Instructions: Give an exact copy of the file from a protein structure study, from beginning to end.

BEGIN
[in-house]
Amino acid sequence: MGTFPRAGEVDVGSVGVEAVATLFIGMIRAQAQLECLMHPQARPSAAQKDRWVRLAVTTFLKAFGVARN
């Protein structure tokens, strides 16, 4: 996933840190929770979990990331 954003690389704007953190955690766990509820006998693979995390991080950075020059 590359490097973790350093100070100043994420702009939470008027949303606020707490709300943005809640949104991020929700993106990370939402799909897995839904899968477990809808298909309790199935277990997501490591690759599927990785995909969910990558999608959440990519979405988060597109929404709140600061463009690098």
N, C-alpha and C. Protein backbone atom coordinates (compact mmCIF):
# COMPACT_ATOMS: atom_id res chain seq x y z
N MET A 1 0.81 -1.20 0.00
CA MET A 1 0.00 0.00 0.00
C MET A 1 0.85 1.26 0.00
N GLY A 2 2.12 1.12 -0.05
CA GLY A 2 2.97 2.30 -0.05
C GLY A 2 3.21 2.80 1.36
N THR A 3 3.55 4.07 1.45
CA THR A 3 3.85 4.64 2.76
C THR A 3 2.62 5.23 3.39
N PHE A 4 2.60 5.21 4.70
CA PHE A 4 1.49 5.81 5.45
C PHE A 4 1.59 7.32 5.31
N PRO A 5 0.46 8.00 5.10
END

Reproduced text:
[in-house]
Amino acid sequence: MGTFPRAGEVDVGSVGVEAVATLFIGMIRAQAQLECLMHPQARPSAAQKDRWVRLAVTTFLKAFGVARN
């Protein structure tokens, strides 16, 4: 996933840190929770979990990331 954003690389704007953190955690766990509820006998693979995390991080950075020059 590359490097973790350093100070100043994420702009939470008027949303606020707490709300943005809640949104991020929700993106990370939402799909897995839904899968477990809808298909309790199935277990997501490591690759599927990785995909969910990558999608959440990519979405988060597109929404709140600061463009690098």
N, C-alpha and C. Protein backbone atom coordinates (compact mmCIF):
# COMPACT_ATOMS: atom_id res chain seq x y z
N MET A 1 0.81 -1.20 0.00
CA MET A 1 0.00 0.00 0.00
C MET A 1 0.85 1.26 0.00
N GLY A 2 2.12 1.12 -0.05
CA GLY A 2 2.97 2.30 -0.05
C GLY A 2 3.21 2.80 1.36
N THR A 3 3.55 4.07 1.45
CA THR A 3 3.85 4.64 2.76
C THR A 3 2.62 5.23 3.39
N PHE A 4 2.60 5.21 4.70
CA PHE A 4 1.49 5.81 5.45
C PHE A 4 1.59 7.32 5.31
N PRO A 5 0.46 8.00 5.10